memory machines. For example, the finite element code Abaqus has a shared memory
version. It tends to give the best times with just a few processors. Shared memory allows
solution of larger problems than would be possible with only the RAM from attached to a
single CPU.

Distributed (MPI) are more versatile in the sense that one can always construct a parallel
machine (use distributed workstations for example). Distributed machines are cheaper
per processor. Massively parallel machines are distributed memory. MPI also run on
shared memory machines. Large shared memory machines are NonUniform Memory
Access (NUMA) so programming them to get a high degree of parallelism will typically
mean MPI.


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Hybrid OpenMP-MPI codes are possible and give a performance advantage on IBM SPs
(but on SGIs, Crays, HP SuperDomdes, HP SC Alphas give no performance advantage,
Beowulfs with 2 CPUs per mothernode? ).

Writing Scalable Codes

If problem size is held constant and the number of processors is increased, then after a
certain number of processors the code execution time starts to grow with the number of
processors. Why?

Suppose that the serial execution time is

T = T_parallel + T_sequential

And that the parallel execution time for p processors is

T = T_parallel/p + T_sequential + T_communication(p)

Where time for communication increases with p. If T_parallel/T_sequential is 100 then the
best possible speedup would be 100 (Amdahl’s Law). But actually due to the time for
communication, the best possible speedup would be less. And of course,
T_parallel/T_sequential is often less than 100 and rarely greater.

Because we use large parallel processors to solve large problems (or solve the same
problem with a finer grid), it is often possible to efficiently use hundreds of processors.

Suppose we keep the amount of data per processor constant as we increase the
number of processors. If the computational time per processor stays constant as the
number of processors $p$ increases and if the communication costs grows only like
$log(p)$, then we say the job is scalable.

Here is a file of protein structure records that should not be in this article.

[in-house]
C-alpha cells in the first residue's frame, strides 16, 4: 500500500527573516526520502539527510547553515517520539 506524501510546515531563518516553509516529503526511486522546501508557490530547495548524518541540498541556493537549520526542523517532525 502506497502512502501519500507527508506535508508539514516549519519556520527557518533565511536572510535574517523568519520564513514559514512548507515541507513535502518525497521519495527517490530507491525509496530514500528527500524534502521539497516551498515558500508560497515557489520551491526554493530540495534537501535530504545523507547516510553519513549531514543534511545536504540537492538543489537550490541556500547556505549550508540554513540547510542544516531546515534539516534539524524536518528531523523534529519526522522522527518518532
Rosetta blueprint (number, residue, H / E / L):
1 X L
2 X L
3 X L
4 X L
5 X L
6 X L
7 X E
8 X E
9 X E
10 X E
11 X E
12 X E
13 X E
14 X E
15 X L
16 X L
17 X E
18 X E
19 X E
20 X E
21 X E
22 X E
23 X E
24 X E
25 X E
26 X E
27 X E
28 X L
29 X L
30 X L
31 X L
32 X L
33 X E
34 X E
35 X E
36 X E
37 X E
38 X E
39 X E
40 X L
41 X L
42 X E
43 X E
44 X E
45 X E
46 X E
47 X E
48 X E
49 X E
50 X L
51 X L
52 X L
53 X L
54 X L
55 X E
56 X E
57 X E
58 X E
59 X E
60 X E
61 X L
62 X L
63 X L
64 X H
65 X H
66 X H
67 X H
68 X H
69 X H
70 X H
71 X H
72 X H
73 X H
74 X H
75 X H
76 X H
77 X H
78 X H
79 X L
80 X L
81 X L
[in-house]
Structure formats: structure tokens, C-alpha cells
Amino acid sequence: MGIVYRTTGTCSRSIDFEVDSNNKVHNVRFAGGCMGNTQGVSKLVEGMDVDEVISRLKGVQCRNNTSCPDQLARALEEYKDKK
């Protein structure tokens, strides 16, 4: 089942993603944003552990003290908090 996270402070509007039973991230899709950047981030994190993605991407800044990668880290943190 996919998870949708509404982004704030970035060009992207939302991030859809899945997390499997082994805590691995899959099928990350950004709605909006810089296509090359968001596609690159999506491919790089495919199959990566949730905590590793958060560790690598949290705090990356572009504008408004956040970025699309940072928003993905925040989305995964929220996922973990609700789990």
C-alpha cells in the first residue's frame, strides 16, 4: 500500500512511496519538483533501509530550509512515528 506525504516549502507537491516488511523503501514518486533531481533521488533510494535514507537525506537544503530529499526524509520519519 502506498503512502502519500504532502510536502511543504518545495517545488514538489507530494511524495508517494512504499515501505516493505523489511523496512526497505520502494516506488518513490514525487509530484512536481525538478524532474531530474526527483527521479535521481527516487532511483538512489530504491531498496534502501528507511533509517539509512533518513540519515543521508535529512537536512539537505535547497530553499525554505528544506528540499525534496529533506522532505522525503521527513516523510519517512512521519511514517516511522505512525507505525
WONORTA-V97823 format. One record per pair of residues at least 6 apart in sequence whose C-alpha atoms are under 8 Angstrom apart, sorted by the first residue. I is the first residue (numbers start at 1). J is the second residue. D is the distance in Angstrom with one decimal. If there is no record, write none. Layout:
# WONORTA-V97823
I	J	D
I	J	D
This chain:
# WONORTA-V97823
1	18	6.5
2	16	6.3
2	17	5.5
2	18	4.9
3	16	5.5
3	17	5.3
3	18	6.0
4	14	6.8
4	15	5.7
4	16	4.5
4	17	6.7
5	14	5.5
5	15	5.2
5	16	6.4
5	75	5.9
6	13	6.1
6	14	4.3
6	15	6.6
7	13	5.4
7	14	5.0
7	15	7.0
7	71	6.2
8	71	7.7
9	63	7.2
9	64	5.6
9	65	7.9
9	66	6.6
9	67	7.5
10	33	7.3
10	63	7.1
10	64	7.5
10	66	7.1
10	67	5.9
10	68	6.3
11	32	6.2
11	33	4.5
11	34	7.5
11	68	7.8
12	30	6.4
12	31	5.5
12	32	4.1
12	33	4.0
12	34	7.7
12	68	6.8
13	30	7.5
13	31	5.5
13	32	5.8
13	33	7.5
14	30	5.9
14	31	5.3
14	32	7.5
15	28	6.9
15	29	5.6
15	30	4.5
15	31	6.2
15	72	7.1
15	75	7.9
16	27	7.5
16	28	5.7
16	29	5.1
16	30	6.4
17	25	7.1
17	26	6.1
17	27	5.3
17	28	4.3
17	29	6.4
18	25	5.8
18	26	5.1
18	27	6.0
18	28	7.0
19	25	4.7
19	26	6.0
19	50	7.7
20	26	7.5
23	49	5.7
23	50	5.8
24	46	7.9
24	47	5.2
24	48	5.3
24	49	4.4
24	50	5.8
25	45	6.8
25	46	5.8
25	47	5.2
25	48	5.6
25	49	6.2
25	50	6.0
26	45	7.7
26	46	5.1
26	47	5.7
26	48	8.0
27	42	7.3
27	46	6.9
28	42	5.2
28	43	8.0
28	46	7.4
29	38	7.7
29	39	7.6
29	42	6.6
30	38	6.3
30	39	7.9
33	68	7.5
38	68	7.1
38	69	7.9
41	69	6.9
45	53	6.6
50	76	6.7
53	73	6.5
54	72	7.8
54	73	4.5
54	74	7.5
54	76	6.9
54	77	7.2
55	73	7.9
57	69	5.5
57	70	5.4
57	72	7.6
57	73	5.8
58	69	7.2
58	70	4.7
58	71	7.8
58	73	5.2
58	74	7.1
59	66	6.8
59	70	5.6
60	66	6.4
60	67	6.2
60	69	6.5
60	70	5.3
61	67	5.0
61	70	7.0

The efficiency of the parallel computation (for p processors) is then

E (p) = (computational time on a processor)/(computational time on a processor +
const*log(p) )

If const << computational time on a processor) then the efficiency will be nearly one.

Some tricks to getting an efficient parallel algorithm

1) have a lot of local data which requires few global updates
2) keep the amount of local data constant as the number of processors increases
3) minimize communication by lumping messages together
4) hide the latency of communication by prefetching data with nonblocking calls.
5) Use collective calls that perform communications in O(log(p))

If you want to see more about 3)-5) come to the MPI short course this week.


Parallel Application Libraries

It’s often saves time to use code others have developed (it’s fun to reinvent the wheel

Gary Howell – Data Locality and Parallel Computing 6
but not a good way to compete).

MPI was meant to spur development of parallel libraries. And it has.

DOE, NSF, and DOD have funded development of quite a few good parallel open
source MPI basedlibraries.

SCALAPACK is parallel LAPACK (dense matrix algorithms)

SuperLU (direct solution of sparse matrix equations)

ARPACK and PARPACK (determination of a few eigenvalues and eigenvectors of a
sparse matrix).

PETSc (extensible library for scientific computations)

pARMS (iterative solutions of sparse matrix equations by multilevel methods)

FFTW - (Fast Fourier Transforms)

Metis and Parmetis (grid partitioning algorithms)

This is not a complete list.

Parallel Programming Utilities

Vampir is a parallel profiler. It helps us keep track not only of time spent in various
subroutines, but also of time spent communicating. Works best for small numbers of
processors. Knowing where time is spent helps in knowing where optimization is required.

TotalView is a parallel debugger. Allows us to step through parallel codes.

One good reference for MPI

Parallel Programming with MPI by Peter Pacheco, Morgan Kaufman Press.

Also you can find several good tutorials on the web. You can download one due
To Rick Weed of ERDC.

ftp cs.fit.edu
login as anonymous
cd pub/howell
get